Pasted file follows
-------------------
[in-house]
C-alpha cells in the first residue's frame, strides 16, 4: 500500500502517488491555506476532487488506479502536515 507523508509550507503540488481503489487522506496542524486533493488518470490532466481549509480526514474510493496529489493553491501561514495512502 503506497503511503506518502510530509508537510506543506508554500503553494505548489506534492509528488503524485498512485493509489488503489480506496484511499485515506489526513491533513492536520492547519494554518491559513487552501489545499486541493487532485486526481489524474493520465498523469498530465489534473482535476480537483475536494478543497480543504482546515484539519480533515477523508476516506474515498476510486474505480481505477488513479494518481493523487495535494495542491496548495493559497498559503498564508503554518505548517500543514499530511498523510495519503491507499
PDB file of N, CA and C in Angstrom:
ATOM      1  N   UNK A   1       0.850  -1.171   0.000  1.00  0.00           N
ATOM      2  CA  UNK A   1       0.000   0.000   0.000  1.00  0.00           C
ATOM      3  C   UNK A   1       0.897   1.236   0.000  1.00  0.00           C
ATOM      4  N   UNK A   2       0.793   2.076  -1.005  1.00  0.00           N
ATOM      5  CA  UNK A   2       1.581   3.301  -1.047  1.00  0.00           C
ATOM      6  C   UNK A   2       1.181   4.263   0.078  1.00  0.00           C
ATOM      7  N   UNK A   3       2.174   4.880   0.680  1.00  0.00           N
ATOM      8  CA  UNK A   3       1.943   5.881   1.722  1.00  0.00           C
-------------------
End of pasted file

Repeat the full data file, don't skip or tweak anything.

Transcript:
[in-house]
C-alpha cells in the first residue's frame, strides 16, 4: 500500500502517488491555506476532487488506479502536515 507523508509550507503540488481503489487522506496542524486533493488518470490532466481549509480526514474510493496529489493553491501561514495512502 503506497503511503506518502510530509508537510506543506508554500503553494505548489506534492509528488503524485498512485493509489488503489480506496484511499485515506489526513491533513492536520492547519494554518491559513487552501489545499486541493487532485486526481489524474493520465498523469498530465489534473482535476480537483475536494478543497480543504482546515484539519480533515477523508476516506474515498476510486474505480481505477488513479494518481493523487495535494495542491496548495493559497498559503498564508503554518505548517500543514499530511498523510495519503491507499
PDB file of N, CA and C in Angstrom:
ATOM      1  N   UNK A   1       0.850  -1.171   0.000  1.00  0.00           N
ATOM      2  CA  UNK A   1       0.000   0.000   0.000  1.00  0.00           C
ATOM      3  C   UNK A   1       0.897   1.236   0.000  1.00  0.00           C
ATOM      4  N   UNK A   2       0.793   2.076  -1.005  1.00  0.00           N
ATOM      5  CA  UNK A   2       1.581   3.301  -1.047  1.00  0.00           C
ATOM      6  C   UNK A   2       1.181   4.263   0.078  1.00  0.00           C
ATOM      7  N   UNK A   3       2.174   4.880   0.680  1.00  0.00           N
ATOM      8  CA  UNK A   3       1.943   5.881   1.722  1.00  0.00           C